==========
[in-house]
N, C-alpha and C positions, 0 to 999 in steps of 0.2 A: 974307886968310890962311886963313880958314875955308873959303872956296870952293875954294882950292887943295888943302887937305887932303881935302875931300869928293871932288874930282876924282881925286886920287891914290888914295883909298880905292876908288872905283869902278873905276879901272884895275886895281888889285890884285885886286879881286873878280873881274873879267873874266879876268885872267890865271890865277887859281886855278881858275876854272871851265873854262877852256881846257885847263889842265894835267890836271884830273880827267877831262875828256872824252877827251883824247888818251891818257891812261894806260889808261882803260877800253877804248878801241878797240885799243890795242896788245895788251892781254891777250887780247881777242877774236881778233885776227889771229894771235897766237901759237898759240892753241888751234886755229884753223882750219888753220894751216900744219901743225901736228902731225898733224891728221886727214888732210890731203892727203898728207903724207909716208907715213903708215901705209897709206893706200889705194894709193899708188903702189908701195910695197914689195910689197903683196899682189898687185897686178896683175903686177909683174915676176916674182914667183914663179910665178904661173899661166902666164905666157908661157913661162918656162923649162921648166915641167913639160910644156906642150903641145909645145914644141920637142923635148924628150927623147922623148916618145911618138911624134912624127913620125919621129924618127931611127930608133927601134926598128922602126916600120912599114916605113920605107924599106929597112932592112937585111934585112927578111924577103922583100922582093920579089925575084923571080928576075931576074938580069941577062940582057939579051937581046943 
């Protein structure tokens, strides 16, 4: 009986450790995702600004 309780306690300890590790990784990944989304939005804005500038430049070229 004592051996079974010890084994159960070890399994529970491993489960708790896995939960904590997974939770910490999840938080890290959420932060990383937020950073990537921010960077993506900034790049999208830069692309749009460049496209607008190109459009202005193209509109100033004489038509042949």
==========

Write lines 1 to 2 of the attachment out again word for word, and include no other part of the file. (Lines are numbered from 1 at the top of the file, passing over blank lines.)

[in-house]
N, C-alpha and C positions, 0 to 999 in steps of 0.2 A: 974307886968310890962311886963313880958314875955308873959303872956296870952293875954294882950292887943295888943302887937305887932303881935302875931300869928293871932288874930282876924282881925286886920287891914290888914295883909298880905292876908288872905283869902278873905276879901272884895275886895281888889285890884285885886286879881286873878280873881274873879267873874266879876268885872267890865271890865277887859281886855278881858275876854272871851265873854262877852256881846257885847263889842265894835267890836271884830273880827267877831262875828256872824252877827251883824247888818251891818257891812261894806260889808261882803260877800253877804248878801241878797240885799243890795242896788245895788251892781254891777250887780247881777242877774236881778233885776227889771229894771235897766237901759237898759240892753241888751234886755229884753223882750219888753220894751216900744219901743225901736228902731225898733224891728221886727214888732210890731203892727203898728207903724207909716208907715213903708215901705209897709206893706200889705194894709193899708188903702189908701195910695197914689195910689197903683196899682189898687185897686178896683175903686177909683174915676176916674182914667183914663179910665178904661173899661166902666164905666157908661157913661162918656162923649162921648166915641167913639160910644156906642150903641145909645145914644141920637142923635148924628150927623147922623148916618145911618138911624134912624127913620125919621129924618127931611127930608133927601134926598128922602126916600120912599114916605113920605107924599106929597112932592112937585111934585112927578111924577103922583100922582093920579089925575084923571080928576075931576074938580069941577062940582057939579051937581046943 